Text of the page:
Getting started in computer forensics

Many private companies are turning to the military and law enforcement agencies to find computer forensics and security professionals. Some officers are leaving their posts for jobs in the corporate world, sometimes doubling or even tripling their salaries.

That's what Jose Granado did in the early '90s, when he left his job as a regional crime investigator at the Air Force's Office of Special Investigations. Now, as the national leader for Ernst & Young's profiling practice, he is what he calls a "white-hat hacker," breaking into clients' IT systems and then making recommendations to make them more secure.

How does one make the transition from the world of the military to private business?

Here's Granado's advice:

  • "Forensics work takes a thorough knowledge of Unix and NT," says Granado, since forensics examiners must go deep into operating systems to retrieve deleted files and other evidence of security breaches. A knowledge of networking and routing is also increasingly important, since more and more computer crimes involve the Internet and e-mail, Granado says.
  • The business world takes some getting used to. "There's always that bottom-line issue that you have to take into account," he says. As a result, he says, it's important to pitch security and forensics recommendations with a business's cost concerns in mind. Granado suggests reading business periodicals, taking business classes if possible and studying up on the specific industry you hope to enter.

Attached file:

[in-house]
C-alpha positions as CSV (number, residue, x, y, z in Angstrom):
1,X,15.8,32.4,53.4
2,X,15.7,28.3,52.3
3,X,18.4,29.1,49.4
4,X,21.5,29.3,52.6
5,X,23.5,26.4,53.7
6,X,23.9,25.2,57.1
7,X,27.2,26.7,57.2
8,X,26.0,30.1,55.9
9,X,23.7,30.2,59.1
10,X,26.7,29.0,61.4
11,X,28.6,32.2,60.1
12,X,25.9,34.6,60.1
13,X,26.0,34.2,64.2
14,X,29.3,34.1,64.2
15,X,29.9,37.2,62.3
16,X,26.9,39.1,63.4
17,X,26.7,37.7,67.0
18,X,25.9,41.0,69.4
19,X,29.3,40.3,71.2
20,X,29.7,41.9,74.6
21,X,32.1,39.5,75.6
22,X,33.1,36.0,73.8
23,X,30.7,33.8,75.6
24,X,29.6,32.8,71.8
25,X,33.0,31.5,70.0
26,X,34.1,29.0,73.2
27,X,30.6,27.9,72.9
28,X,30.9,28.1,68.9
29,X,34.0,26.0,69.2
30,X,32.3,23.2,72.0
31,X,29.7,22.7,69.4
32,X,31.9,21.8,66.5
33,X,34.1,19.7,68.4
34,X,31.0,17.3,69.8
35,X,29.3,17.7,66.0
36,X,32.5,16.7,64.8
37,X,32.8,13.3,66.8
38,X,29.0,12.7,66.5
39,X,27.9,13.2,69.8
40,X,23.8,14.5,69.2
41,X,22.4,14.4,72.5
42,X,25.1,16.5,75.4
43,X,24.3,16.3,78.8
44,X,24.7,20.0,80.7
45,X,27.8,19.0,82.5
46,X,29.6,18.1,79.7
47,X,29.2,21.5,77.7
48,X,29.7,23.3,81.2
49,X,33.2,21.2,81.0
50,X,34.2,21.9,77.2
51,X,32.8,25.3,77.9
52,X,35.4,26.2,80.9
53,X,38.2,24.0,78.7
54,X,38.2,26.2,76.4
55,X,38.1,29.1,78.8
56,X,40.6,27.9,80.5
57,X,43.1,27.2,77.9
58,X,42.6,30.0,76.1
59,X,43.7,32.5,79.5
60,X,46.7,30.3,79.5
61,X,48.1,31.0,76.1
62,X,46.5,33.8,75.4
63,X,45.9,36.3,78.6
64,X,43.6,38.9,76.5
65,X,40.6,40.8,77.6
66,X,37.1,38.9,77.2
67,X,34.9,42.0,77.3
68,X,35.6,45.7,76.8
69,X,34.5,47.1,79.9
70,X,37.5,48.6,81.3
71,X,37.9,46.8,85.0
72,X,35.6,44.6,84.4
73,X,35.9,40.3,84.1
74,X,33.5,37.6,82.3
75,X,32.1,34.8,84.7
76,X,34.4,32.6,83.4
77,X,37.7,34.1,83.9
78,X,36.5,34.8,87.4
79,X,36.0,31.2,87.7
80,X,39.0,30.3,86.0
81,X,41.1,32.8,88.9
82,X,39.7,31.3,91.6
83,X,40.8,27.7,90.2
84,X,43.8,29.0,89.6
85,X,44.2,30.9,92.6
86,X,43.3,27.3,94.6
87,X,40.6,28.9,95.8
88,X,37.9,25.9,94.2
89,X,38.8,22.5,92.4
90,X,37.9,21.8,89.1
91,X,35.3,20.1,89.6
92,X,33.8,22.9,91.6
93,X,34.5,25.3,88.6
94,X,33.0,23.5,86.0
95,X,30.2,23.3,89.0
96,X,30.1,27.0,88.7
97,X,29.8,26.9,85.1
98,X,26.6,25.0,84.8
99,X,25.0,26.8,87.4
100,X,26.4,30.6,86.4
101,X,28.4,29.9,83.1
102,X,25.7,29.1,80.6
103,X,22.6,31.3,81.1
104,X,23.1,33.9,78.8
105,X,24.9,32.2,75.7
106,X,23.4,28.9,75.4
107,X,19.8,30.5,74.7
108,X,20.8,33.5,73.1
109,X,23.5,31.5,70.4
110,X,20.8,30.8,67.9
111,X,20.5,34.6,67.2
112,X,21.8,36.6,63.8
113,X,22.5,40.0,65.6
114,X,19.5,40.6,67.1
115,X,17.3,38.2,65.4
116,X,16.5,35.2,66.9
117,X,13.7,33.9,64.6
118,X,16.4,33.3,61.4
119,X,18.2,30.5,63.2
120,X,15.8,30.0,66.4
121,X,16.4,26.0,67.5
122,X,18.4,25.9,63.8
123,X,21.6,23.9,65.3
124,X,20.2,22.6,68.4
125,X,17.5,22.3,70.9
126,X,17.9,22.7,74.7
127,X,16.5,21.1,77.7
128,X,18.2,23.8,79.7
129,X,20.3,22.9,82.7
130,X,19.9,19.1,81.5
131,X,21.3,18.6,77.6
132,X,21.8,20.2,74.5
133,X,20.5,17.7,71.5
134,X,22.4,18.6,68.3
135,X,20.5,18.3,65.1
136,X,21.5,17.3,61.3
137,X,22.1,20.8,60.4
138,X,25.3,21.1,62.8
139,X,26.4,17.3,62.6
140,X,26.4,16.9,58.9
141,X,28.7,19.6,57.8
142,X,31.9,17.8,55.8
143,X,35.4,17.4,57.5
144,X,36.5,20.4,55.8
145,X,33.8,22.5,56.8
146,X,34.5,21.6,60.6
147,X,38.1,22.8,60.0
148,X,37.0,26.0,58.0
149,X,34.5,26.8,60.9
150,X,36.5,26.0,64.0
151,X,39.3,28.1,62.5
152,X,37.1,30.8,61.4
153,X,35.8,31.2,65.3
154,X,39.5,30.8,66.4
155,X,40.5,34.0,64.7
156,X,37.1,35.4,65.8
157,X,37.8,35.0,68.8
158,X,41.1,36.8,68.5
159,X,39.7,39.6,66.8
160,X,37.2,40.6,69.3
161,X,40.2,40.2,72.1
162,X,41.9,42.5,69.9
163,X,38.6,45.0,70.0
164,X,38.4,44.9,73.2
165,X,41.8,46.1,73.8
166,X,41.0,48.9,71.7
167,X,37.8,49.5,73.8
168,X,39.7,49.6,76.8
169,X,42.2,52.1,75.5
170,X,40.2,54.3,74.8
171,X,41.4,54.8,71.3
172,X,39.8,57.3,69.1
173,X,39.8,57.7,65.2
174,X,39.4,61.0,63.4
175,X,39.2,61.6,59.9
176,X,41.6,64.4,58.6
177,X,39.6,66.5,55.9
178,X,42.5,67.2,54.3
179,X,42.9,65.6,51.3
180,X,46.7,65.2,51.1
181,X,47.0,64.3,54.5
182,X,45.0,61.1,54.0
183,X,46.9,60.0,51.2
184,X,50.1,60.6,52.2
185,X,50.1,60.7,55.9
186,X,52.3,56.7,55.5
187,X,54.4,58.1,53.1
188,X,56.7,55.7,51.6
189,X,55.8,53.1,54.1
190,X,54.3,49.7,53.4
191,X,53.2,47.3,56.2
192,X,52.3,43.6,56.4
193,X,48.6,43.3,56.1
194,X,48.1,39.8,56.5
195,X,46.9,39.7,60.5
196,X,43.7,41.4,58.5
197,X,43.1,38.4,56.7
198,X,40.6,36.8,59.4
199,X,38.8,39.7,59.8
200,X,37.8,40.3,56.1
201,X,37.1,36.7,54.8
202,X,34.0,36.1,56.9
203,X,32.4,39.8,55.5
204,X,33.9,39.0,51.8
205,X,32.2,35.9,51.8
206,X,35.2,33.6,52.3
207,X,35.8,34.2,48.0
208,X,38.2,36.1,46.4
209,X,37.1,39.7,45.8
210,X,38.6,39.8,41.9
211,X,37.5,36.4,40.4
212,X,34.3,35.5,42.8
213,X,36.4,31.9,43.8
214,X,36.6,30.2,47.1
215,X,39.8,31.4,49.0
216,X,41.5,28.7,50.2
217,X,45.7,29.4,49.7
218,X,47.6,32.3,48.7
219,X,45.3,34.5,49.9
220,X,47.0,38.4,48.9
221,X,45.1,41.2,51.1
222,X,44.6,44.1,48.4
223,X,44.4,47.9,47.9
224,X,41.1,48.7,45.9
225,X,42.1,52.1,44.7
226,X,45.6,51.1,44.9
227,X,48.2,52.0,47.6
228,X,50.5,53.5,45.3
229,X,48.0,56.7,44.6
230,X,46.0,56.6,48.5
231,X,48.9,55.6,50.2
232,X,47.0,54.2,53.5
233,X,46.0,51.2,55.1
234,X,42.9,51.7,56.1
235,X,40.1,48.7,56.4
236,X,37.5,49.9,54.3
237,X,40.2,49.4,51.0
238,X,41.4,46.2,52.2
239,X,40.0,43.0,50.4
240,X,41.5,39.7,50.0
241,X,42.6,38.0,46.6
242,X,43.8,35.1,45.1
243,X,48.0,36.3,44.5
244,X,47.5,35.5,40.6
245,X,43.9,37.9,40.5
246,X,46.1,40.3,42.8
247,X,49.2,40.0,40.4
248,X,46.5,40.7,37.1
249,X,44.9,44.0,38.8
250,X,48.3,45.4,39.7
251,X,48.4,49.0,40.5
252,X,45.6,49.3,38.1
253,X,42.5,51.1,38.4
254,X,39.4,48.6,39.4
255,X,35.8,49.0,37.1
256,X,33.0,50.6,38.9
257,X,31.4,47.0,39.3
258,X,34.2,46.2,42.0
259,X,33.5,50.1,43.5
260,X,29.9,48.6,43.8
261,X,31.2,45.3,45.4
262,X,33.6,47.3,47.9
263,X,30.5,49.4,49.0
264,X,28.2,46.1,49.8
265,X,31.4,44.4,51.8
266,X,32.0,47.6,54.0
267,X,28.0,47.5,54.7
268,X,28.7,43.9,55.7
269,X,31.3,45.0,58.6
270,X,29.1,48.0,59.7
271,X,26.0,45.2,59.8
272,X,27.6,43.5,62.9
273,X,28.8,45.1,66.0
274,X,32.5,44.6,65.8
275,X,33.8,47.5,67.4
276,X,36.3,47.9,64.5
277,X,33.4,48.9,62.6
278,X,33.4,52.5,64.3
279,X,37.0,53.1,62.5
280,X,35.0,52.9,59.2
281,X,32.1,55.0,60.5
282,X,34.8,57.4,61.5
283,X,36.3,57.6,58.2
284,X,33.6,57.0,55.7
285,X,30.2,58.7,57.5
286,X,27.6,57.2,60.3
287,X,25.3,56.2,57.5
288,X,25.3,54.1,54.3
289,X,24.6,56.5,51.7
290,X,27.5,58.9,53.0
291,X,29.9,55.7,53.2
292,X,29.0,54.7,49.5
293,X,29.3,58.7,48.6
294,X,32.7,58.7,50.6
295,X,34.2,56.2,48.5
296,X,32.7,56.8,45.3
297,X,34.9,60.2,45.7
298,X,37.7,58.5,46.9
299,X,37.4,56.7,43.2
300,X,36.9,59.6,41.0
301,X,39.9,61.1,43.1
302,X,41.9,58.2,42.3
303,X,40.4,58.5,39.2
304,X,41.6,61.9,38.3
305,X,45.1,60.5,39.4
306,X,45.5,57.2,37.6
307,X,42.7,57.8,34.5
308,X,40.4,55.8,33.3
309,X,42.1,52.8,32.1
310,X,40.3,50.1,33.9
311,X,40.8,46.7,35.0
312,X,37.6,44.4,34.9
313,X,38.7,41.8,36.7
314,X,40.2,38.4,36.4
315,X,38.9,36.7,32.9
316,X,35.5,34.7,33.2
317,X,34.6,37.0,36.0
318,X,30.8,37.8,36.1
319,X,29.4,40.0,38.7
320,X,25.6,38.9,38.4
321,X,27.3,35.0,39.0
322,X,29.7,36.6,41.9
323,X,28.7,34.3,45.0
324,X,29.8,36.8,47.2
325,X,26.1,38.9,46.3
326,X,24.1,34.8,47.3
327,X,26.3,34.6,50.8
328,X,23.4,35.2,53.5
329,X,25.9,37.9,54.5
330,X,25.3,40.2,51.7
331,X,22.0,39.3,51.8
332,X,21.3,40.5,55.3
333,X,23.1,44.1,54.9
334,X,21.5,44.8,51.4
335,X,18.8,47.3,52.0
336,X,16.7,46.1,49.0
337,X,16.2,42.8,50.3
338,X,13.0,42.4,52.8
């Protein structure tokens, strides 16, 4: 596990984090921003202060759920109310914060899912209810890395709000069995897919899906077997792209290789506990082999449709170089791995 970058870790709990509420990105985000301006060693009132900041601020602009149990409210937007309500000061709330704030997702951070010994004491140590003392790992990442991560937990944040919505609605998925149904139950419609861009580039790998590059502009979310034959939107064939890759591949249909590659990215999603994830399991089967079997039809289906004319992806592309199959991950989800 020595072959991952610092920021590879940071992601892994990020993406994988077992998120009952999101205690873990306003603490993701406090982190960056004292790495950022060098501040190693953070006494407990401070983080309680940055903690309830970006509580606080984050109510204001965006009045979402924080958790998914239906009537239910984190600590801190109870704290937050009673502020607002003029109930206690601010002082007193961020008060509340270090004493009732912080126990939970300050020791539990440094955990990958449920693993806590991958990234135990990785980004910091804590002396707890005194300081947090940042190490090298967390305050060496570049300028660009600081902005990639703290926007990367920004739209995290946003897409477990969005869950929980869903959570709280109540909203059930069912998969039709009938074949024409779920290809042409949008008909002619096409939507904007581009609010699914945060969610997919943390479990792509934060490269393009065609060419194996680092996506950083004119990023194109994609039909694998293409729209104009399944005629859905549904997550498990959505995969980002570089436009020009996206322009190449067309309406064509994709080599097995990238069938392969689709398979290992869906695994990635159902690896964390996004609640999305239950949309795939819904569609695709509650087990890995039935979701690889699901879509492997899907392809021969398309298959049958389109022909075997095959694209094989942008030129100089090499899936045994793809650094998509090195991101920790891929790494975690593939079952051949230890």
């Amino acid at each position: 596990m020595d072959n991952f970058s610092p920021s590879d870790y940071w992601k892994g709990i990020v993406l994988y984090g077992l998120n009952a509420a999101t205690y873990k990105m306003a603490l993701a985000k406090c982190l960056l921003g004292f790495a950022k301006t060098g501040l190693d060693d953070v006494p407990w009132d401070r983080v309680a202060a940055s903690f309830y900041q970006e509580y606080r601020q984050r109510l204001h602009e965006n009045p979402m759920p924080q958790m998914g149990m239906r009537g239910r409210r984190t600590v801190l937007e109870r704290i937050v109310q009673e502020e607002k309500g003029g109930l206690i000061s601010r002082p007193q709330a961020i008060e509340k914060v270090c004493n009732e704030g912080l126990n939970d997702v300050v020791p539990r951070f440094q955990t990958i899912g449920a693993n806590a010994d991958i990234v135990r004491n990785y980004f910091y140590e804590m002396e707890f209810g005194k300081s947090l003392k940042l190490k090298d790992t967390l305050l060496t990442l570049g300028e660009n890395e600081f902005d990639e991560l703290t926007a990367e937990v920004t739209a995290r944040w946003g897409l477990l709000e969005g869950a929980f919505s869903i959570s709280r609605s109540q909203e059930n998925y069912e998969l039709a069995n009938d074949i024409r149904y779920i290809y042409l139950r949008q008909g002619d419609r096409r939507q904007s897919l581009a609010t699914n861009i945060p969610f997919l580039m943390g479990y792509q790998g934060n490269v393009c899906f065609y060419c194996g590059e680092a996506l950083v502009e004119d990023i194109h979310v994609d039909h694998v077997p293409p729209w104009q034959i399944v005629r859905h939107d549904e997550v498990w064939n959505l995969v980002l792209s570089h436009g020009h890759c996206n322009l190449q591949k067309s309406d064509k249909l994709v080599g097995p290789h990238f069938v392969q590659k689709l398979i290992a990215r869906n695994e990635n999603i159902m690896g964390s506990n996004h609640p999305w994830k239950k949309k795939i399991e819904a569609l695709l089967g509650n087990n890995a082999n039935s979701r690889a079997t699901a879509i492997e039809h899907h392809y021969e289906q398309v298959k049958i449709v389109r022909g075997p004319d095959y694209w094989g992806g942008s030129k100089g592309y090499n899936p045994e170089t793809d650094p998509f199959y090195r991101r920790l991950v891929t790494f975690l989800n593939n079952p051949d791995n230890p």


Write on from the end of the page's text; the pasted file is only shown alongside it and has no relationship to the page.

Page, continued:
• Granado also advises that forensics experts broaden their base of skills to include general IT security skills and knowledge on how to set security policies and procedures within a company. Since there is no internationally recognized certification for forensics specialists, he suggests getting a Certified Information Systems Security Professional certificate, the most widely recognized credential of its kind.

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